to
Express way
rehabilitation
Onitsha-Owerri-Portharcourt
1950
Complete rehabilitation
Express way
4.0

ROAD USAGE AND DEMAND


The rate of traffic of goods and services
across these roads understudy as seen in Table 2
above have shown that the roads are under
pressure for services with 9th Mile Opi- Makurdi
express way having about 1600 traffic/day,
Enugu-Okigwe-Portharcourt express way having
about 1800 traffic/12-hours-day and OnitshaOwerri-Portharcourt express way having 1950
traffic/day with attendant maintenance by Federal
Road Maintenance Agency. At every point in
time, these roads are undergoing some levels of
maintenance- from surface asphalting to complete
rehabilitation. One of the major causes of road
dilapidation, all things being equal, could be
either the roads are always in a high demand by
the road user, or that the road constructed was not
properly maintained/ constructed. Of course,
every well design and constructed road should
have functional drainages or the inherent nature
of the area if not taken into consideration also
predisposes the road to damages like pot-holes,
carve-in, ditches, cracks, gallops and gully erosion
insurgence. Therefore, if the causes are well
articulated,
then the challenges of road
transportation in Nigeria can now be tackled with
very low traffic accidents.
5.0
BIOTECHNICAL
CONTROL
MEASURES FOR GULLY EROSION ON
ROADS.
VEGETATION IN GULLY EROSION
CONTROL
Vegetation can reduce gully erosion on roads as
follows:
I)
Interception of rainfall by vegetative
canopy, absorbing the impact of falling
raindrops, thereby minimizing the
dispersion of soil by energy of the rain drops.

ii)
Decreasing runoff velocities by well
distributed close growing vegetation thus
reducing the erosive capacity of the
runoff.
iii)
Restraining of soil movement by the
knitting and binding effects of root systems in
soil profile.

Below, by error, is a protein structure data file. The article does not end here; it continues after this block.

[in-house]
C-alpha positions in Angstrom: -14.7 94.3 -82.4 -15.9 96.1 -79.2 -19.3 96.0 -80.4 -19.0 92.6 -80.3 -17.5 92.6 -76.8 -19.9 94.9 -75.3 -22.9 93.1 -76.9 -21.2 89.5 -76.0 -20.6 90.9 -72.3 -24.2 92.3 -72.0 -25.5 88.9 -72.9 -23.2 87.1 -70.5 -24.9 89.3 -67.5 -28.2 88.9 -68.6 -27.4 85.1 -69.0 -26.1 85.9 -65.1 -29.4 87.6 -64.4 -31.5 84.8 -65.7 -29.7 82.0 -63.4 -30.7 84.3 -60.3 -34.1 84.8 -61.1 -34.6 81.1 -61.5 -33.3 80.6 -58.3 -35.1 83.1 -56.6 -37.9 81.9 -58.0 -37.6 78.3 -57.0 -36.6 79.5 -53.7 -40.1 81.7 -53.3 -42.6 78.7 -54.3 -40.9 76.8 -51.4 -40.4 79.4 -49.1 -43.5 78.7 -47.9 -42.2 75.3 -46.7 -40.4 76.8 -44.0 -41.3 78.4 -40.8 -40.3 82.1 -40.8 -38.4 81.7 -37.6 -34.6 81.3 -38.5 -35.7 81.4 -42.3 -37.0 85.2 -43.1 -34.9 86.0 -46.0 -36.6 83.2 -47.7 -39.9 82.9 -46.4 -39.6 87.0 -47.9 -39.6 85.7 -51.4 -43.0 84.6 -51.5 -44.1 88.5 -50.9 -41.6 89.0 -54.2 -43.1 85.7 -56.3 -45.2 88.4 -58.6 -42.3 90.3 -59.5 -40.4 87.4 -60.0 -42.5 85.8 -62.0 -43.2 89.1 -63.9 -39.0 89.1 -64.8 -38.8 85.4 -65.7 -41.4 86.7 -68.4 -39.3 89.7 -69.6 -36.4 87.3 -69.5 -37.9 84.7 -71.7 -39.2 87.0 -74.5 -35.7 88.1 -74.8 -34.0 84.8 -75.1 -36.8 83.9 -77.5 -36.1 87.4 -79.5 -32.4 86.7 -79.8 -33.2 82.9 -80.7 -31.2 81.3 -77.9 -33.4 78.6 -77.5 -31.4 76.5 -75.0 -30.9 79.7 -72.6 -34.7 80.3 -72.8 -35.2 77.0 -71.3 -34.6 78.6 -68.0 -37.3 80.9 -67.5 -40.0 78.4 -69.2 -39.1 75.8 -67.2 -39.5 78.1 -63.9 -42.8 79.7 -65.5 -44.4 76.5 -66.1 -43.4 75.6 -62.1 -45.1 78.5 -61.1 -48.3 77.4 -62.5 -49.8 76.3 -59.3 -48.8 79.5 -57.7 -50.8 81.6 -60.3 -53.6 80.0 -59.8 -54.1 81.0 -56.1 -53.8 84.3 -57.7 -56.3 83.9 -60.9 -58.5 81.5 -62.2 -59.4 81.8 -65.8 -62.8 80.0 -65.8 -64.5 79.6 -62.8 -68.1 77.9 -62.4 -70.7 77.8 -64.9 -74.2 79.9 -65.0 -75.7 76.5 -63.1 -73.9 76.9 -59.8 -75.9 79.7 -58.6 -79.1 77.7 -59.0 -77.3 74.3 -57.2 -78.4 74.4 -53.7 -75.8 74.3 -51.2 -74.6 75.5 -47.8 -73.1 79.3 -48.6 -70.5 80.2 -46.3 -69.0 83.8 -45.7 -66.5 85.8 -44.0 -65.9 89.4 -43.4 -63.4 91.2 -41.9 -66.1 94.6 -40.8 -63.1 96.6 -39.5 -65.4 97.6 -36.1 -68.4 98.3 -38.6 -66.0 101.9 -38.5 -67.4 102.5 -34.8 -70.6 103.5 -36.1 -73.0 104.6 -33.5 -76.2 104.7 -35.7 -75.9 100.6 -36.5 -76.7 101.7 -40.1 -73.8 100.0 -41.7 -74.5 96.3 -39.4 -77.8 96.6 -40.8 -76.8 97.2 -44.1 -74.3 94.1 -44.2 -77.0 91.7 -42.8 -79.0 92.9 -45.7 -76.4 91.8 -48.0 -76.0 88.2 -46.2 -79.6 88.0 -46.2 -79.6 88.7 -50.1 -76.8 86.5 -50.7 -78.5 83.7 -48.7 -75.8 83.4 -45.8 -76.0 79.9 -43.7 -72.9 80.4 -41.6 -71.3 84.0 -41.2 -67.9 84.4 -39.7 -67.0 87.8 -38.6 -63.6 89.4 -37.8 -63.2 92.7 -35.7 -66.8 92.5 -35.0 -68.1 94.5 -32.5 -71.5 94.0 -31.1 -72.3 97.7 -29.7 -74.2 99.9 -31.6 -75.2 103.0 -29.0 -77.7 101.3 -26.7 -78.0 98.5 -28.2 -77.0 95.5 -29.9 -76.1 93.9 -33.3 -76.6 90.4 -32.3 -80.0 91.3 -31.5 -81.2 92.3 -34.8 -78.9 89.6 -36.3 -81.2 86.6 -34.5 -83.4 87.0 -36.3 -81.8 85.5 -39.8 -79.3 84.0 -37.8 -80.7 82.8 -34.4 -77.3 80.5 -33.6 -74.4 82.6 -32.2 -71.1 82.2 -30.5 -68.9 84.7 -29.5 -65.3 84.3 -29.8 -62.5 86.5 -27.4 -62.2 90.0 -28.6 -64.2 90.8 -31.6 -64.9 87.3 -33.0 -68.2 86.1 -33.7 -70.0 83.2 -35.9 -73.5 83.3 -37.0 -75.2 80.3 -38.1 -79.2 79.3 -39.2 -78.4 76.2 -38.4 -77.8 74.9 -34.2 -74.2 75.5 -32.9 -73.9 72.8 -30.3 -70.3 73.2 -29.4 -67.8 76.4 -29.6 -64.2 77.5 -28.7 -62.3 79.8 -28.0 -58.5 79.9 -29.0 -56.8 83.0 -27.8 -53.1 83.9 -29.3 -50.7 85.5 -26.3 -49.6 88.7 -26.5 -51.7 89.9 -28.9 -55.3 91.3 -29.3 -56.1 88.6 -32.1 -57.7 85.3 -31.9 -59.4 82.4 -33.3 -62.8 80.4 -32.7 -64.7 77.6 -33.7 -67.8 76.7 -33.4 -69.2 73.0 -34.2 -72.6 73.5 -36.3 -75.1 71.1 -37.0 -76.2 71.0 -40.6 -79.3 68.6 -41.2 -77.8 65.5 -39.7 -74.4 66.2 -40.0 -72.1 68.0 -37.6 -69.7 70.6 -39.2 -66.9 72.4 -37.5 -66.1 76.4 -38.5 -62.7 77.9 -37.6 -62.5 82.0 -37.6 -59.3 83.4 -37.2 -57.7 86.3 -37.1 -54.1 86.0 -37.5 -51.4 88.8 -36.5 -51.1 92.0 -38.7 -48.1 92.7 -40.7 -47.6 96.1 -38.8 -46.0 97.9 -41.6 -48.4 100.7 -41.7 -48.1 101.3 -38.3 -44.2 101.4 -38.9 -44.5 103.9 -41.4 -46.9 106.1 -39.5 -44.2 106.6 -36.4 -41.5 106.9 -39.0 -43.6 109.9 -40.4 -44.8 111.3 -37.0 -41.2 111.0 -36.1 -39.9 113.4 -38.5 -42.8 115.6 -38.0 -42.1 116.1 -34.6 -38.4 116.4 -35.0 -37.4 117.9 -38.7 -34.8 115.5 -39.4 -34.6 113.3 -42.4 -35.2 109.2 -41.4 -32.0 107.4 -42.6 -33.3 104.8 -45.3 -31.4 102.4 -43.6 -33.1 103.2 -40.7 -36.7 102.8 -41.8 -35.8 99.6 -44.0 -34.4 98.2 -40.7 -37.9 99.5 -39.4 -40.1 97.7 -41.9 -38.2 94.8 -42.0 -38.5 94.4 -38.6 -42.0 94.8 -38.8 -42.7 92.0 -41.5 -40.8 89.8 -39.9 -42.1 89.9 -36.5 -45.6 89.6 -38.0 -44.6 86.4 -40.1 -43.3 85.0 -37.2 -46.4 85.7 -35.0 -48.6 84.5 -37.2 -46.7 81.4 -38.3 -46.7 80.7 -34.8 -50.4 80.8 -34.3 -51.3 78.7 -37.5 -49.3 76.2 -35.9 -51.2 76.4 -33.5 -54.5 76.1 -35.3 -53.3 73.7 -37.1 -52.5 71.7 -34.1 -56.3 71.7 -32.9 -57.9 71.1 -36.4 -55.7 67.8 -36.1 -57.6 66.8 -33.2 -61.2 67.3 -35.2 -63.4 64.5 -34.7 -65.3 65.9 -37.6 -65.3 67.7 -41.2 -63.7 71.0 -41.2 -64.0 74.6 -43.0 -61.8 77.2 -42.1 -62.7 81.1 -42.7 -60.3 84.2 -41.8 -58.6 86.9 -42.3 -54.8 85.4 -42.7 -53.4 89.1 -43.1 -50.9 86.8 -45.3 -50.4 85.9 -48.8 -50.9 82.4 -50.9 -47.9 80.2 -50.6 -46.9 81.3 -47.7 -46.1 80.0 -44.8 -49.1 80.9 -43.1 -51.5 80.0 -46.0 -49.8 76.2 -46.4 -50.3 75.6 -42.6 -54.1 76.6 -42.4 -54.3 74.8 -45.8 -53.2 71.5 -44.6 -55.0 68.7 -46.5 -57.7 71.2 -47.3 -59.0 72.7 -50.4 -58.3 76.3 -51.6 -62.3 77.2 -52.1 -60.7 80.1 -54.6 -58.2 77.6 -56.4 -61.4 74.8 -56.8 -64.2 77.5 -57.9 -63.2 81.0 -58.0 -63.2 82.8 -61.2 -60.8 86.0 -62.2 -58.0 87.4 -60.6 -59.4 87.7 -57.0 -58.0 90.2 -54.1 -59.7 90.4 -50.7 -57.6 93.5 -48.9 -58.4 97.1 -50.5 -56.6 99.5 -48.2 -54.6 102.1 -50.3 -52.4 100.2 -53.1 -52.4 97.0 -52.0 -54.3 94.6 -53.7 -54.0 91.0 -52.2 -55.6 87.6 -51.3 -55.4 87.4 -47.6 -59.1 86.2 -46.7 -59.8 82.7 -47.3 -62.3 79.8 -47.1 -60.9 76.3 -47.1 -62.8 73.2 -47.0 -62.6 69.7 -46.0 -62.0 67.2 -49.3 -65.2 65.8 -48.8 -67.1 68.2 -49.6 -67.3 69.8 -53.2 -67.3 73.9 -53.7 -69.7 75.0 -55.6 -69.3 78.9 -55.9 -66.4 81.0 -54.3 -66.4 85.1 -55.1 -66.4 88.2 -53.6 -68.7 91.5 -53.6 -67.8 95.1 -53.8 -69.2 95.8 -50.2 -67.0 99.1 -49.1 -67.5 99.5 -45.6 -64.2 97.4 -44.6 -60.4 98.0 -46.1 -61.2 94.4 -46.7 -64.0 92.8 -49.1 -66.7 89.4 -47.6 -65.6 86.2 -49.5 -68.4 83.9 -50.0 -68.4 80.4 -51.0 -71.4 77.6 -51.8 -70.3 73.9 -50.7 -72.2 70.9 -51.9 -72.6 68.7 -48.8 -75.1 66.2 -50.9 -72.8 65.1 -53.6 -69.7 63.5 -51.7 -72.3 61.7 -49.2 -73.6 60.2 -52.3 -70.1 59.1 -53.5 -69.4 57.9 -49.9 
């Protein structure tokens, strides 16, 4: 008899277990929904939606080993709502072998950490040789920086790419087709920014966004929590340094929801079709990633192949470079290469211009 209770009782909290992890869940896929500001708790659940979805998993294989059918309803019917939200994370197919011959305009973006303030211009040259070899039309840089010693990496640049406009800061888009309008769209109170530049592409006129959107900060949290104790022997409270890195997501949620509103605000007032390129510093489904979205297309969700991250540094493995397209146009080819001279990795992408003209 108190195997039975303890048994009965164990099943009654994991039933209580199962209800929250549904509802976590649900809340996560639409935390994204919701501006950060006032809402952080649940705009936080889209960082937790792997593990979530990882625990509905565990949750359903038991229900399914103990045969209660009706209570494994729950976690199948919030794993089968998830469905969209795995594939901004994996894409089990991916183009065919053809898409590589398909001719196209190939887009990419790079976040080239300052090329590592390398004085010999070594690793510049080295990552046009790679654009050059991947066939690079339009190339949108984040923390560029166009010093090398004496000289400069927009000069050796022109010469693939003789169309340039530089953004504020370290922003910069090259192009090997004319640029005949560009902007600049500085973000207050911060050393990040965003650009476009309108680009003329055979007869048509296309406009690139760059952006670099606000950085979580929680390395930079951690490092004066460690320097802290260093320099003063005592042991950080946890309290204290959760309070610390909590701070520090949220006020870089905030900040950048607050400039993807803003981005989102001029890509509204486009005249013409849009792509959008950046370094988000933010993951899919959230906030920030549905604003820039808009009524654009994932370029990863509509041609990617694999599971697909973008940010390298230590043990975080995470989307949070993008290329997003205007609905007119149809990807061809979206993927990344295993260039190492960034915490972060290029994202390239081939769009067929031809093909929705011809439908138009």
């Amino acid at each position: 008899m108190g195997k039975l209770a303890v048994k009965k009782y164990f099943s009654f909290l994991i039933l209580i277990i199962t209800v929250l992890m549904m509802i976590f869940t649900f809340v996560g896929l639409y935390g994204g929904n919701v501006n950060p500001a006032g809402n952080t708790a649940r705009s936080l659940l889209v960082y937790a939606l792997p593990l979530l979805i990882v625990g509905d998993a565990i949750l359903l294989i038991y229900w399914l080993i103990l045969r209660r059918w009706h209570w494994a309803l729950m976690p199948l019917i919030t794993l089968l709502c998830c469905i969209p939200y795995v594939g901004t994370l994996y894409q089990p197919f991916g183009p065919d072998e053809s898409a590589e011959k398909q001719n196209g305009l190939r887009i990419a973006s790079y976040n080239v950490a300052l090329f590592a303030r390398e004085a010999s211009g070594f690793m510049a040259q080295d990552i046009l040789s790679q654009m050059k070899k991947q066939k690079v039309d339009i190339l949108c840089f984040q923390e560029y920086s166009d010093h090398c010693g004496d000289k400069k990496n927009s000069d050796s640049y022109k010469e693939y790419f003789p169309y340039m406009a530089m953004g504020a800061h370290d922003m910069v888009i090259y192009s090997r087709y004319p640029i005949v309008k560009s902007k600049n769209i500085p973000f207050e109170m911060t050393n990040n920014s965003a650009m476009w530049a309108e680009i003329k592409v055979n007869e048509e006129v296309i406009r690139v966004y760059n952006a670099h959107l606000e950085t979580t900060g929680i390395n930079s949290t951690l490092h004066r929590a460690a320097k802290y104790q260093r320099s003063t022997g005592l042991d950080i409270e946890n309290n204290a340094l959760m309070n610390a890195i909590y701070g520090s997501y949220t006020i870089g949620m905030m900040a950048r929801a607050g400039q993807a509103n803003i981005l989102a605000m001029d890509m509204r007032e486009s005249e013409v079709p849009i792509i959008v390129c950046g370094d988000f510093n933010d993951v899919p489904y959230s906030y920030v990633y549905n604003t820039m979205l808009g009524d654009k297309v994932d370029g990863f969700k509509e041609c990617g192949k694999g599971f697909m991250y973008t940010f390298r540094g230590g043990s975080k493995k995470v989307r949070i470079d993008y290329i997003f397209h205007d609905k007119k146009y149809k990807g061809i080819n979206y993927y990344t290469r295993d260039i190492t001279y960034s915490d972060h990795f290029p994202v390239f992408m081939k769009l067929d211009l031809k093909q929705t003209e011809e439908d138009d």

iv)
Increasing soil aeration, providing better
environment
for
beneficial
bacterial
activities and other biological influences
enhancing the permeability of the soil.
v)
Restoring soil storage capacity for rain
water thus decreasing runoff
through
transpiration
vi)
Adding organic matter to the soil by
plant residue thus improving aggregation and
porosity of the soil which reduce runoff.
By the selection of suitable plants and the use of
special planting techniques an erosion resistant
plant cover will be established as part of gully
control measures. The plants will help stabilize
the gully slopes and may also offer supplementary
income to the community. Planting the sides of
gullies is often difficult, because they are usually
steep, unstable, and eroding. When economically
feasible, the gully banks can be levelled to a
gentle uniform slope by heavy earthmoving
machinery before seeding or planting. Since the
banks are almost sure to be infertile subsoil, some
extra fertility(manure) must be added. In severely
eroded and gullied areas ,trees, shrubs and woody
plants are used instead of crop plants or pasture.
Small and medium size gullies may often be
converted into grassed water ways. A practical
way to transform a gully into a satisfactory water
way is to shape it and seed it to adapted species of
grasses. The channel cross section should be
broad and flat to keep the water spread uniformly
over a wide area. Soil chutes may be successfully
Nigerian Society of Engineers Annual Conference Proceedings CANAAN 2011

used to control over falls in gullies with heads less


than 3m and drainage area less than 10 hectares. A
sod chute merely serves the purpose of conducting
runoff water through it at a safe velocity.
GULLY EROSION CONTROL BY
CONTROLLING RUNOFF
Another major step in gully erosion control on
road is to plan the control of runoff from the
drainage area. Some of the methods employed in
controlling runoff are as follows:
i.)
Runoff retention in the drainage area.
ii)
Diversion of runoff around the gullied
area.
iii)
Conveyance of runoff through the gully.
Runoff Retention
By design and construction of earth embankment
at various strategic locations, considerable amount
of runoff water can be retained in the drainage
area like earth pond for community water storage
reservoir.
Diversion Of Runoff Around The Gullied Area
With the understanding that the destructive energy
of water flowing on bare soil surface
is the root cause of gully erosion, the most
effective gully control measure is the complete
elimination of runoff into the gullied area and
converting the gully area into forests or grasslands
(Michael and Ojha, 2003). Terraces and diversion
ditches are commonly used to divert runoff from
its natural outlet. Terraces are effective in the
control of small gullies on cultivated fields or
even medium size shallow gullies.
Conveying Runoff Through Gullies
If it is not possible to retain runoff in the
watershed area or divert it from the gully area,
then care will be exercised in conveying it through
the gully. Bio-technical gully erosion control
methods involve establishing vegetation on gully
banks and beds designing and installing
mechanical structures at critical points to give
primary or supplementary control.
TEMPORARY STRUCTURES FOR
GULLY EROSION CONTROL
Structures are used in gully erosion control